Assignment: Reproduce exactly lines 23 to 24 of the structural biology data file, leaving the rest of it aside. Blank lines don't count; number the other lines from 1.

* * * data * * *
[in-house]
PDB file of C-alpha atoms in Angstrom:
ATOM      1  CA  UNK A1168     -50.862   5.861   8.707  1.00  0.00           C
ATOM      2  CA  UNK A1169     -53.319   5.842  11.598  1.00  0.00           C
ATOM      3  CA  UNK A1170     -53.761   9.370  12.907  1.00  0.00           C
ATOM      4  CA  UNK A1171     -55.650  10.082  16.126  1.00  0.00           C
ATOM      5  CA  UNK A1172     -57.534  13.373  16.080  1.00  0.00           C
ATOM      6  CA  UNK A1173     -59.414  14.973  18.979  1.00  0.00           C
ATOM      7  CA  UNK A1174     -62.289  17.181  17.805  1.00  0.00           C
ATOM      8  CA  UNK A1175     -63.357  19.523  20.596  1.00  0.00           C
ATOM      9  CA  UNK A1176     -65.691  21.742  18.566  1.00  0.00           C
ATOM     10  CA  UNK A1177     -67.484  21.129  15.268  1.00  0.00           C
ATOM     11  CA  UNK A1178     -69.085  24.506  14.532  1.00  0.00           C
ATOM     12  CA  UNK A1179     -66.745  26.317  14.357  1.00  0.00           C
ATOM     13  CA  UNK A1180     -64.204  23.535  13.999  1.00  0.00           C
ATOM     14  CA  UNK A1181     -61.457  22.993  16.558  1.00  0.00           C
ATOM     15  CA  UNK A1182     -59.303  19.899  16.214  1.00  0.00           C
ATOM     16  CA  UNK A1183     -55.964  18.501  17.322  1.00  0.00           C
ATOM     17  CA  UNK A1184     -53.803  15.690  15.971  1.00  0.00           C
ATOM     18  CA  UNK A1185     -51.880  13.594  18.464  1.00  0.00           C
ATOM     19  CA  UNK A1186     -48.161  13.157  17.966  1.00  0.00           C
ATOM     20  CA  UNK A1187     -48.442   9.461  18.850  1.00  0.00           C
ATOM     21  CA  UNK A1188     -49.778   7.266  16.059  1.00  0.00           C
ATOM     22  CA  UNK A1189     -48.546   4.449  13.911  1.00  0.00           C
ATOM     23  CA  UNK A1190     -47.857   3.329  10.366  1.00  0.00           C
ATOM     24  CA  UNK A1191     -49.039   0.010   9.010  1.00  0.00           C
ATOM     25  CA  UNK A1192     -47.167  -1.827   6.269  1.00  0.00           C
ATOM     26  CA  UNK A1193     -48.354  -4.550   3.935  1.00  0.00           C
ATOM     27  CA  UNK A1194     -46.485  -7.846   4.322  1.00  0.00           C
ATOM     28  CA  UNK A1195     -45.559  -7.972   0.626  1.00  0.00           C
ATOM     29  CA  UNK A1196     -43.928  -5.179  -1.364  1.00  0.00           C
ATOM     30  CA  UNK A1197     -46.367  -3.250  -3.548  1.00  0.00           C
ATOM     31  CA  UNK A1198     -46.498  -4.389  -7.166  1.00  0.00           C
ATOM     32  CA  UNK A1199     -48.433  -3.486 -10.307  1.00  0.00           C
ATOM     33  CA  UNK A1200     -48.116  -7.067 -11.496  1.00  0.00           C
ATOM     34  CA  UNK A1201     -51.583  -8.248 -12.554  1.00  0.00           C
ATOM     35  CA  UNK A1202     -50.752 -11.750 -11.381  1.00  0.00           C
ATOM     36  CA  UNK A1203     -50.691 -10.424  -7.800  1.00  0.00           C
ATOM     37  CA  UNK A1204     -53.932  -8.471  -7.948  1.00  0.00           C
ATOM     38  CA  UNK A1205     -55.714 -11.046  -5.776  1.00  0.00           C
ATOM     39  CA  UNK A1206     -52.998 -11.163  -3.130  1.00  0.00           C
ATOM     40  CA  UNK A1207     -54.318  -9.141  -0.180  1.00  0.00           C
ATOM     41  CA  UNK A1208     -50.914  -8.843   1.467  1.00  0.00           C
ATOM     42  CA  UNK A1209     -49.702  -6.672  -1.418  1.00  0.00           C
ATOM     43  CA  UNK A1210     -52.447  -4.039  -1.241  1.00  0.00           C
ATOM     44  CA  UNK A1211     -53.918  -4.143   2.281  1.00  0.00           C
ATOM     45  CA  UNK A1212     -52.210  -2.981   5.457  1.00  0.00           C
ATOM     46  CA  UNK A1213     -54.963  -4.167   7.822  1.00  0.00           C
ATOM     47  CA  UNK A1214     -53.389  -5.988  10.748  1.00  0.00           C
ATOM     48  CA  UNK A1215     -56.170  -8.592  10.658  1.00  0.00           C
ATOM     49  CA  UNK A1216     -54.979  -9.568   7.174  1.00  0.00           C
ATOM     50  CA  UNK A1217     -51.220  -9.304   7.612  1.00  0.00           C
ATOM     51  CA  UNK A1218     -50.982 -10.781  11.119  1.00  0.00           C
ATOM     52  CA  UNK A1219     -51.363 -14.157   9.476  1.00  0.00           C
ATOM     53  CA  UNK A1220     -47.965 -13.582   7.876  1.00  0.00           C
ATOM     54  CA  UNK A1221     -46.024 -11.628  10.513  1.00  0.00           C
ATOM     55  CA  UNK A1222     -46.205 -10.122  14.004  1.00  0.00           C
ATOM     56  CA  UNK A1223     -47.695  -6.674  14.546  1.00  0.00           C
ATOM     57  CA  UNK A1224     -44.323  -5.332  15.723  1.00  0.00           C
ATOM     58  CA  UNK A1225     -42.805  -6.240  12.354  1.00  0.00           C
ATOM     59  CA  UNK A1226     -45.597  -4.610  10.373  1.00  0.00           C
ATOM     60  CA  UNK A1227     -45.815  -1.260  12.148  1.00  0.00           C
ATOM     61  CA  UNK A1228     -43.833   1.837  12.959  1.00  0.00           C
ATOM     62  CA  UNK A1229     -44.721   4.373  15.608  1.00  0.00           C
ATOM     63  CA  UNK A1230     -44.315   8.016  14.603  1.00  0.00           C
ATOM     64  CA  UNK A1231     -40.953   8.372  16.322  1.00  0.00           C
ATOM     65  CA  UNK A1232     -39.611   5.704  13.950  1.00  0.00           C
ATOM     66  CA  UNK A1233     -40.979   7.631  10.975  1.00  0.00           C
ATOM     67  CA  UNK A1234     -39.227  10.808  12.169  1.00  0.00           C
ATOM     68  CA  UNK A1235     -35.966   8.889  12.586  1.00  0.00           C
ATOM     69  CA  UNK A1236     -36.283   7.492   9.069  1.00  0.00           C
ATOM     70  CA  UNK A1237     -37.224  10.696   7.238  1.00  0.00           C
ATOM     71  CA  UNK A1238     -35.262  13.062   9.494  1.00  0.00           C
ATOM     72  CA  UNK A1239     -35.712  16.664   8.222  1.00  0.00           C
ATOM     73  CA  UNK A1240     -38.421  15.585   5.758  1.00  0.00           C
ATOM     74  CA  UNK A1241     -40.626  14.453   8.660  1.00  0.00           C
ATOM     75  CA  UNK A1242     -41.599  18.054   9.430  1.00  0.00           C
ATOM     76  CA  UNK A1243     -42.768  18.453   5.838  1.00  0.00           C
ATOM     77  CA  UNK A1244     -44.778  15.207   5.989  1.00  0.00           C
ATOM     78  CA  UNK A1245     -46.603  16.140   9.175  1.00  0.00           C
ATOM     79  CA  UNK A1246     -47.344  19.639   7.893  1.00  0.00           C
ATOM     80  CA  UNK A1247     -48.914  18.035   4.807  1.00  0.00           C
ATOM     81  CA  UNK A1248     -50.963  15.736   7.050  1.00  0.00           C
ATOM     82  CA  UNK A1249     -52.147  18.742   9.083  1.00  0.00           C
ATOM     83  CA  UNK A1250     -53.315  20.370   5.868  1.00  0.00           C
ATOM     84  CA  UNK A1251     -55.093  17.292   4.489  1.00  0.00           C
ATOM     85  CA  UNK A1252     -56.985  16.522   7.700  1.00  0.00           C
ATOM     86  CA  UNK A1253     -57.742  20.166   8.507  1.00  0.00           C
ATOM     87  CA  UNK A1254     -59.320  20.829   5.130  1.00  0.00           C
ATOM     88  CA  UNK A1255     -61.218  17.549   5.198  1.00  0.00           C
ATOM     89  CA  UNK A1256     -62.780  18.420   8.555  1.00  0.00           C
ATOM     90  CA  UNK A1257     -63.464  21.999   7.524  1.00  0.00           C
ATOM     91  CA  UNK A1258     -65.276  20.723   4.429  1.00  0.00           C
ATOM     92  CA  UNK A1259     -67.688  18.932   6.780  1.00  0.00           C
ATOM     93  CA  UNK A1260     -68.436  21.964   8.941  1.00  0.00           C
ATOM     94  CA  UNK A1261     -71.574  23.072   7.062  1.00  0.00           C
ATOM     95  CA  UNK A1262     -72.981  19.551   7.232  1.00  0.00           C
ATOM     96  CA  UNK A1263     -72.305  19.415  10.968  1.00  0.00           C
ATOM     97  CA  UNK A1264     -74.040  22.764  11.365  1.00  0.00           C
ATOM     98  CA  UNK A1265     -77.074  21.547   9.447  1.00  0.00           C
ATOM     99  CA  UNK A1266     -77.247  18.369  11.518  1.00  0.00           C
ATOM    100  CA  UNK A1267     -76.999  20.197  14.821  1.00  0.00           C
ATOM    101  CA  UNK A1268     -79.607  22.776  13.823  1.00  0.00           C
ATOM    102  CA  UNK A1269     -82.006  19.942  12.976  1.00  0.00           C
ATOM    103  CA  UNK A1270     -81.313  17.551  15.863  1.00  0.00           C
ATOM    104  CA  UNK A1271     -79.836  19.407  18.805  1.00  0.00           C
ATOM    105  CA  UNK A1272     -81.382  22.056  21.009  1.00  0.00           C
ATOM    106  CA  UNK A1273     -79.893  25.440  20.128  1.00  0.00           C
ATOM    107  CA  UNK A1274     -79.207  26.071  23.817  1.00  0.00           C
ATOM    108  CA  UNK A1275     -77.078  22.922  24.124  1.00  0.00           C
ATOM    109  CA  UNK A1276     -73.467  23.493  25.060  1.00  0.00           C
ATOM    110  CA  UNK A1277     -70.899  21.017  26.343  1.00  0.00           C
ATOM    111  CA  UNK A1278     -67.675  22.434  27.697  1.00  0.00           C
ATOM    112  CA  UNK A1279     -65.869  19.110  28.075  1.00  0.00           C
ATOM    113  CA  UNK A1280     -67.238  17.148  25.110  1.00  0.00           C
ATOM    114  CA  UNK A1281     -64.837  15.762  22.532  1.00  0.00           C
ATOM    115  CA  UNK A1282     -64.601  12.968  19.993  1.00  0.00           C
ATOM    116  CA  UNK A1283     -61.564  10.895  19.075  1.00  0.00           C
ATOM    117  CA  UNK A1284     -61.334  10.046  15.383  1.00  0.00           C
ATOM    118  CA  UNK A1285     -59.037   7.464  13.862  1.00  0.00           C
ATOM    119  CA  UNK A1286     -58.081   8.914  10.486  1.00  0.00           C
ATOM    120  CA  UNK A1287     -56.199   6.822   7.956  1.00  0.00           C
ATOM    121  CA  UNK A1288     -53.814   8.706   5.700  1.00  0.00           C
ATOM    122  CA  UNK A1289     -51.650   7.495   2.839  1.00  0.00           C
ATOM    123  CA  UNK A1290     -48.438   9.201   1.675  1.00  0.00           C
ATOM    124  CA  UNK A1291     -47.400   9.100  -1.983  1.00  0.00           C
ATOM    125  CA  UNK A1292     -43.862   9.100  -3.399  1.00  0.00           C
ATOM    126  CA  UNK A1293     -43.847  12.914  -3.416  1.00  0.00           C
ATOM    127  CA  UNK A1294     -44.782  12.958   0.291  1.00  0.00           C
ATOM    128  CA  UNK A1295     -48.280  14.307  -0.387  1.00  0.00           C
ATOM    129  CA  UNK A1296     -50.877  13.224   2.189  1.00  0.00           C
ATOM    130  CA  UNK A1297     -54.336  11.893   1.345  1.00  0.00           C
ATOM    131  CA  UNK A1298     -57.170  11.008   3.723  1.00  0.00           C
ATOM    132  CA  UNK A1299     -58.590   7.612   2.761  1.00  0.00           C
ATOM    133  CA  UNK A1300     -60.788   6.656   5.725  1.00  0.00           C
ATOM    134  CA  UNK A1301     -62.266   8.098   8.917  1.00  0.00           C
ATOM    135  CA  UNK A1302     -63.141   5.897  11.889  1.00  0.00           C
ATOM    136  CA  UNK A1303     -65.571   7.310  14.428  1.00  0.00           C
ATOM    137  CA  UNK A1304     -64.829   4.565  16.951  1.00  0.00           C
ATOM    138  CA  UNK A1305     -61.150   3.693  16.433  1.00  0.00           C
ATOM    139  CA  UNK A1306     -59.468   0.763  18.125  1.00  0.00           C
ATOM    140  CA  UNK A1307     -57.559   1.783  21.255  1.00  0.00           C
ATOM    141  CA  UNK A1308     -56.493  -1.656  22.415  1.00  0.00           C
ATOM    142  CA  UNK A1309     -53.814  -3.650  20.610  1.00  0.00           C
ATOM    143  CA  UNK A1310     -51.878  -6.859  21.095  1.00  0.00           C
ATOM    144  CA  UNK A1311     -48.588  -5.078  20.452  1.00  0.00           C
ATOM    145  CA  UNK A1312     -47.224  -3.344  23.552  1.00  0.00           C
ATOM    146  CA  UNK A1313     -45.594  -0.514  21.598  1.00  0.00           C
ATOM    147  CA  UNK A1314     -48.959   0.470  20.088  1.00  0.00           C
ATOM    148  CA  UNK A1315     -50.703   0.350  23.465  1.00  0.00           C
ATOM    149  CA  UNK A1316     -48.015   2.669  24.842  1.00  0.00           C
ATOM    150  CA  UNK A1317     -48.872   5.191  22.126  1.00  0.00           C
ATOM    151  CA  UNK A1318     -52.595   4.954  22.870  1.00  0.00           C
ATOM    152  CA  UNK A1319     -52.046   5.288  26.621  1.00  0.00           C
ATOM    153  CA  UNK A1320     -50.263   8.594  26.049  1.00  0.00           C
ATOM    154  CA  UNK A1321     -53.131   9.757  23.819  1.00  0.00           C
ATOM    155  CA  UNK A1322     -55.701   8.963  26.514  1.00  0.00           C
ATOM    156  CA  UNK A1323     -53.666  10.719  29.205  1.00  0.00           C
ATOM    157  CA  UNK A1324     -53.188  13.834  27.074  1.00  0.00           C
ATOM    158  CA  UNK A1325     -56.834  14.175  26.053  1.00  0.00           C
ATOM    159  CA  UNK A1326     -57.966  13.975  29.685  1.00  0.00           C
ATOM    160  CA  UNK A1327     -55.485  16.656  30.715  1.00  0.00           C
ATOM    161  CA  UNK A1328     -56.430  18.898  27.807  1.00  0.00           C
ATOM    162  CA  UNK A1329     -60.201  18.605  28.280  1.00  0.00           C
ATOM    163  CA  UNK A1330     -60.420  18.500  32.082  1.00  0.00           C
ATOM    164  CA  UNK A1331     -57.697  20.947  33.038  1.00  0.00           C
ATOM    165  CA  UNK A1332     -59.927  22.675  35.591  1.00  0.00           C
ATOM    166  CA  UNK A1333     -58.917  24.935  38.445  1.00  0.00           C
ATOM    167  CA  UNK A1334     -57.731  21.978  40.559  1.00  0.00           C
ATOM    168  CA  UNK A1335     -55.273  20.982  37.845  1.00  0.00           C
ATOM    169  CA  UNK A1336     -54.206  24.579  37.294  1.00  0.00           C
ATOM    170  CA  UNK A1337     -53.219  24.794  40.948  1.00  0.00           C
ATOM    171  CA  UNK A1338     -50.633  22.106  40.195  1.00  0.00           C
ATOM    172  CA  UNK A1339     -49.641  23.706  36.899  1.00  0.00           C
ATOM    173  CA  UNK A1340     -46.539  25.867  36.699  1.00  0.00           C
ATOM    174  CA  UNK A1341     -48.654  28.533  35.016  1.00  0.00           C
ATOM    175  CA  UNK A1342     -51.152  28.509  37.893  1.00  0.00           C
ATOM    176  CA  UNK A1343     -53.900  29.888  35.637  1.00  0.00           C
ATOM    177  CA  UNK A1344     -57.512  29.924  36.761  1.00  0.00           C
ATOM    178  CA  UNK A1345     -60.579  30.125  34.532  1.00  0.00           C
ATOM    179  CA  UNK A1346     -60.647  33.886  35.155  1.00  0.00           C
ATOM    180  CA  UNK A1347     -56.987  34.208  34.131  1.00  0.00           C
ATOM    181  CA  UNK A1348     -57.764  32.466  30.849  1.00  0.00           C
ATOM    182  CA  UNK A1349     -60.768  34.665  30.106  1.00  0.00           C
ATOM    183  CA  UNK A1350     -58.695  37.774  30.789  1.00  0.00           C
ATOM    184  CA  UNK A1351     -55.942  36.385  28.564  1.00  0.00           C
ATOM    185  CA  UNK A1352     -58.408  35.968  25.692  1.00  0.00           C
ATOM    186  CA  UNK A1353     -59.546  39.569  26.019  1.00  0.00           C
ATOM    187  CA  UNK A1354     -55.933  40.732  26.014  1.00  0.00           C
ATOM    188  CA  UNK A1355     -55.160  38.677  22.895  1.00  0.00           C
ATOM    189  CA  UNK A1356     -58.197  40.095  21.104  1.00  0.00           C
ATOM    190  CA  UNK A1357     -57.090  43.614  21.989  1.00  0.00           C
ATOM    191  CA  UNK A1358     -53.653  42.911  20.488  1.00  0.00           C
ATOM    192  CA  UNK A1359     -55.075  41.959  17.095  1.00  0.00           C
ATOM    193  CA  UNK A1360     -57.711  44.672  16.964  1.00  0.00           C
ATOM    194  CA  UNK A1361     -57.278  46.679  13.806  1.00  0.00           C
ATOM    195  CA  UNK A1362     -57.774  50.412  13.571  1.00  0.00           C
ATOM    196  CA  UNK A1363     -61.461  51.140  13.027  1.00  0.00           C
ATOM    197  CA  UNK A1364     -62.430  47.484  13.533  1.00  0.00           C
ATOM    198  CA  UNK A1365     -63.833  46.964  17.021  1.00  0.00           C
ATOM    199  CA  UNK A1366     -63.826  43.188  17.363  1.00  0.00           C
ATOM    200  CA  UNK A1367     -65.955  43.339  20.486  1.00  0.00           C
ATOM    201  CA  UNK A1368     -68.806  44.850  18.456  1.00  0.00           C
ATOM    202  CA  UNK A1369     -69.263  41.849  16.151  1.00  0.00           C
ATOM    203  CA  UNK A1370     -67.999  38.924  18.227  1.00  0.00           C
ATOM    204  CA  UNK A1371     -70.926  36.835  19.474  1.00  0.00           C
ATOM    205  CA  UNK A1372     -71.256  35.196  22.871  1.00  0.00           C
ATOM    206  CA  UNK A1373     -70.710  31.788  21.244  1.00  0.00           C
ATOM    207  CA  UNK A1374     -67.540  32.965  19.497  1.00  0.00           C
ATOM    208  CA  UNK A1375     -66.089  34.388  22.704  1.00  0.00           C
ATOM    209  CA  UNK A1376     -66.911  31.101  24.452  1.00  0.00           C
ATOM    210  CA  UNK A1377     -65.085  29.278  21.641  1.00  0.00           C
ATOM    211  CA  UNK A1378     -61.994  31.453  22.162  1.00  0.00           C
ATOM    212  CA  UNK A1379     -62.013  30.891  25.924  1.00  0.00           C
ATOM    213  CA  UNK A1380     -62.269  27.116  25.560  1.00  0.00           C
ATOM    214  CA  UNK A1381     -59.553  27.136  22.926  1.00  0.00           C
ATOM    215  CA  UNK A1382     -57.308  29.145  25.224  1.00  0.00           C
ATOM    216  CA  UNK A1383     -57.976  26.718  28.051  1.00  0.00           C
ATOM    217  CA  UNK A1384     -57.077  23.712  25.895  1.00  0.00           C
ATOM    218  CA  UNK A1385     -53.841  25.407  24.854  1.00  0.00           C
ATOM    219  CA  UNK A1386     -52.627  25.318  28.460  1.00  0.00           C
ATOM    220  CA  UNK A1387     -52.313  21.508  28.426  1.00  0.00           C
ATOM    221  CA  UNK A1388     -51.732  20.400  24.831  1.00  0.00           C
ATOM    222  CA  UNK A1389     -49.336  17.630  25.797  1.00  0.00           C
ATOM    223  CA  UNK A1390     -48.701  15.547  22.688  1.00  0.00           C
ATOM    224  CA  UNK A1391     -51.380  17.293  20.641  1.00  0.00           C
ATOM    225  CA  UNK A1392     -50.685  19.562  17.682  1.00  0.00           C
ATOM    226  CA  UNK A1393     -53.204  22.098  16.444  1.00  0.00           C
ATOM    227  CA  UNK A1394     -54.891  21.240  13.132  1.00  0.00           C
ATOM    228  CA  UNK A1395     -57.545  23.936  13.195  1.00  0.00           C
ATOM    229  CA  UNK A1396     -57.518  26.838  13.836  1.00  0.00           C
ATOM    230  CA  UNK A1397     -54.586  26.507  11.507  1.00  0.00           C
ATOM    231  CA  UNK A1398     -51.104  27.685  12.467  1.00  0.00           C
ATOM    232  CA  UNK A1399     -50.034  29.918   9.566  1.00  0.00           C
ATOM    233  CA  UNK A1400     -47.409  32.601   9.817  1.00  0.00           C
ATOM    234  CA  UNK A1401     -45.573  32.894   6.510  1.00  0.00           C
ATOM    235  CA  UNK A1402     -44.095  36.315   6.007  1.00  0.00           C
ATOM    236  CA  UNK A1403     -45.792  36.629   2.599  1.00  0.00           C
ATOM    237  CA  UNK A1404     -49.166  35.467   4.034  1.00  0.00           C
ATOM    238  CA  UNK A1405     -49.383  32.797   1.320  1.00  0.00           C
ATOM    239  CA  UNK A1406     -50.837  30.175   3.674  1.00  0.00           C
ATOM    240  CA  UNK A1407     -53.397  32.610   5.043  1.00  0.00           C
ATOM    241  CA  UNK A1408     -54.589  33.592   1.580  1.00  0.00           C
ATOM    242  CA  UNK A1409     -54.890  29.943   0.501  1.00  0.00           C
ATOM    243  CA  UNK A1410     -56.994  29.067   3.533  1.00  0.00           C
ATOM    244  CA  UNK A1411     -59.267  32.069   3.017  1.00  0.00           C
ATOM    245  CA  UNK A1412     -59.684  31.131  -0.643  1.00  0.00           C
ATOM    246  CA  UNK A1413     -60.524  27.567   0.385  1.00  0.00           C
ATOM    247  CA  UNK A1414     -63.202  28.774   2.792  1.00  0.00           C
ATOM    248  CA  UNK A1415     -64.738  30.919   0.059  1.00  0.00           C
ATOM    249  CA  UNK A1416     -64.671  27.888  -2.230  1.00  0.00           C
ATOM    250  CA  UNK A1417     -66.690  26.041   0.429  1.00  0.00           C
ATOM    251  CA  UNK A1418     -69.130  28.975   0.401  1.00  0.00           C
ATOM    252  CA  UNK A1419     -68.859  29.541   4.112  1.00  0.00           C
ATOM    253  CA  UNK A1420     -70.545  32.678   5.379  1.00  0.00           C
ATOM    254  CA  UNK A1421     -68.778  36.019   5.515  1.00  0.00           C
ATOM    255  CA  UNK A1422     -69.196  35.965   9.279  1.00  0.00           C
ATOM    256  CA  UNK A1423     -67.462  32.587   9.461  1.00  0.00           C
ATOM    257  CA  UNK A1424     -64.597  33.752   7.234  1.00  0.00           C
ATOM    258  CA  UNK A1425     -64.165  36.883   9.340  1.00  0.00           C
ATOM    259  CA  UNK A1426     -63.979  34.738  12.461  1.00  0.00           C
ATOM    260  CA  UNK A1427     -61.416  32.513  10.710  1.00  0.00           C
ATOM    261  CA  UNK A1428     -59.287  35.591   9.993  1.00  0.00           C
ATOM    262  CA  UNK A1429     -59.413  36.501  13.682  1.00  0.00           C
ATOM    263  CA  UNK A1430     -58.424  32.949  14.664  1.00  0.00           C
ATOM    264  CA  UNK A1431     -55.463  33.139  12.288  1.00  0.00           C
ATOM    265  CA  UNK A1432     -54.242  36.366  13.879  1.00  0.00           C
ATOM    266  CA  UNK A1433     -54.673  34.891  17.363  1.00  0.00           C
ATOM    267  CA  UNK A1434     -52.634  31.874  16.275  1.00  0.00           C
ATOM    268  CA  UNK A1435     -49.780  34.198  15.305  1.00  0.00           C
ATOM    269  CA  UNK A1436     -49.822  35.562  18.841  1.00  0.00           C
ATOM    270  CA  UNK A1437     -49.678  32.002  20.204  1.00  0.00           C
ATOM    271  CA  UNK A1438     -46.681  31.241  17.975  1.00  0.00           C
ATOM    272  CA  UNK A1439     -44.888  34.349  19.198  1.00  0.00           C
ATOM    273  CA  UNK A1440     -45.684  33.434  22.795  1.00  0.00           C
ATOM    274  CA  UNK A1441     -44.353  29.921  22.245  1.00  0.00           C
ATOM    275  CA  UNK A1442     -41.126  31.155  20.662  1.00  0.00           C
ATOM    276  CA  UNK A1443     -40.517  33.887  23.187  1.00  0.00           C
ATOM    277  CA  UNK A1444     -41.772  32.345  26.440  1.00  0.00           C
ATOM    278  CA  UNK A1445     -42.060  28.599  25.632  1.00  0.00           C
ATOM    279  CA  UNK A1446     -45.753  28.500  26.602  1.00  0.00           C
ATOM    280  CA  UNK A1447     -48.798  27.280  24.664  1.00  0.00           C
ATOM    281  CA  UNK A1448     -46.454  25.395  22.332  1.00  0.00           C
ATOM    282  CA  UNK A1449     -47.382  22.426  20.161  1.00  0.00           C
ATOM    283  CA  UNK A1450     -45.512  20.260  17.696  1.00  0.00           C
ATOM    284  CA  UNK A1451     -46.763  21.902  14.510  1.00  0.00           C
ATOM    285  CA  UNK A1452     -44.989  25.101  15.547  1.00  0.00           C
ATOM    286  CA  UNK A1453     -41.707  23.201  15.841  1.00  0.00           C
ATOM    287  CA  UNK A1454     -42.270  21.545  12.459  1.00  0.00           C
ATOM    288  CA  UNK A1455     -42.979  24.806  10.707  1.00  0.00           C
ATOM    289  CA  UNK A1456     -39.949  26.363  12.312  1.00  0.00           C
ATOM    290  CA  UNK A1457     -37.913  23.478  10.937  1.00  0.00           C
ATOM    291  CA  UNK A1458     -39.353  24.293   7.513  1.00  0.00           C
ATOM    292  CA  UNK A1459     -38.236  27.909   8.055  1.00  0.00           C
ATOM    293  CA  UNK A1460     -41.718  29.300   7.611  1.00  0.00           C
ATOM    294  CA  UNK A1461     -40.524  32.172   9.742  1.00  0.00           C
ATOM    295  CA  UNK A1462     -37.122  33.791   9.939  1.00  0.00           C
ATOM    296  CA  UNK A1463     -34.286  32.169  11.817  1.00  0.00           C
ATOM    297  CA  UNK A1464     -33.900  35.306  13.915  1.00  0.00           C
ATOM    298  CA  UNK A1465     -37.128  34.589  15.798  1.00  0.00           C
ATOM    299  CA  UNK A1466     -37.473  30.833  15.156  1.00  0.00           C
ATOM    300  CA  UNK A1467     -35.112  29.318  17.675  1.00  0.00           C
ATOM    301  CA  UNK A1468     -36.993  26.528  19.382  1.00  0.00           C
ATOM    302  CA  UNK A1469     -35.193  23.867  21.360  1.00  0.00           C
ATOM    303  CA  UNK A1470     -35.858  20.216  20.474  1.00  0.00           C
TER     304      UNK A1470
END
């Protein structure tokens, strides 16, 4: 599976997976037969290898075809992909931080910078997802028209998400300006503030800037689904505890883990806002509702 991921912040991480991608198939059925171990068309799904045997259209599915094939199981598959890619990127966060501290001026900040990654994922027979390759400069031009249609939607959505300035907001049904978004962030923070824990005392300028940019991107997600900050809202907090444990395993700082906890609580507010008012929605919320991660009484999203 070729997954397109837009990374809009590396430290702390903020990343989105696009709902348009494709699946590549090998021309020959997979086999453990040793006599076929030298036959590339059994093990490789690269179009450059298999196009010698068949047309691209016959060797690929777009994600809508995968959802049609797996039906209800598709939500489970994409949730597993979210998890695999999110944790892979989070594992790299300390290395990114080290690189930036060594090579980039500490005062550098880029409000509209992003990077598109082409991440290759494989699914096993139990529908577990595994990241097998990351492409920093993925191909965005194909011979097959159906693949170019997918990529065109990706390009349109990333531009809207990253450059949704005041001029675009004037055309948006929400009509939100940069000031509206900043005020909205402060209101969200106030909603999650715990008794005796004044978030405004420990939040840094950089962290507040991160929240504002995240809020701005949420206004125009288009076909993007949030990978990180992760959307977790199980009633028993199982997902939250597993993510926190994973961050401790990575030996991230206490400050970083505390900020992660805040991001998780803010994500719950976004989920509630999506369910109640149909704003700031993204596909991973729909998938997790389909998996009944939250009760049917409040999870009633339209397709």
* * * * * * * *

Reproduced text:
ATOM     21  CA  UNK A1188     -49.778   7.266  16.059  1.00  0.00           C
ATOM     22  CA  UNK A1189     -48.546   4.449  13.911  1.00  0.00           C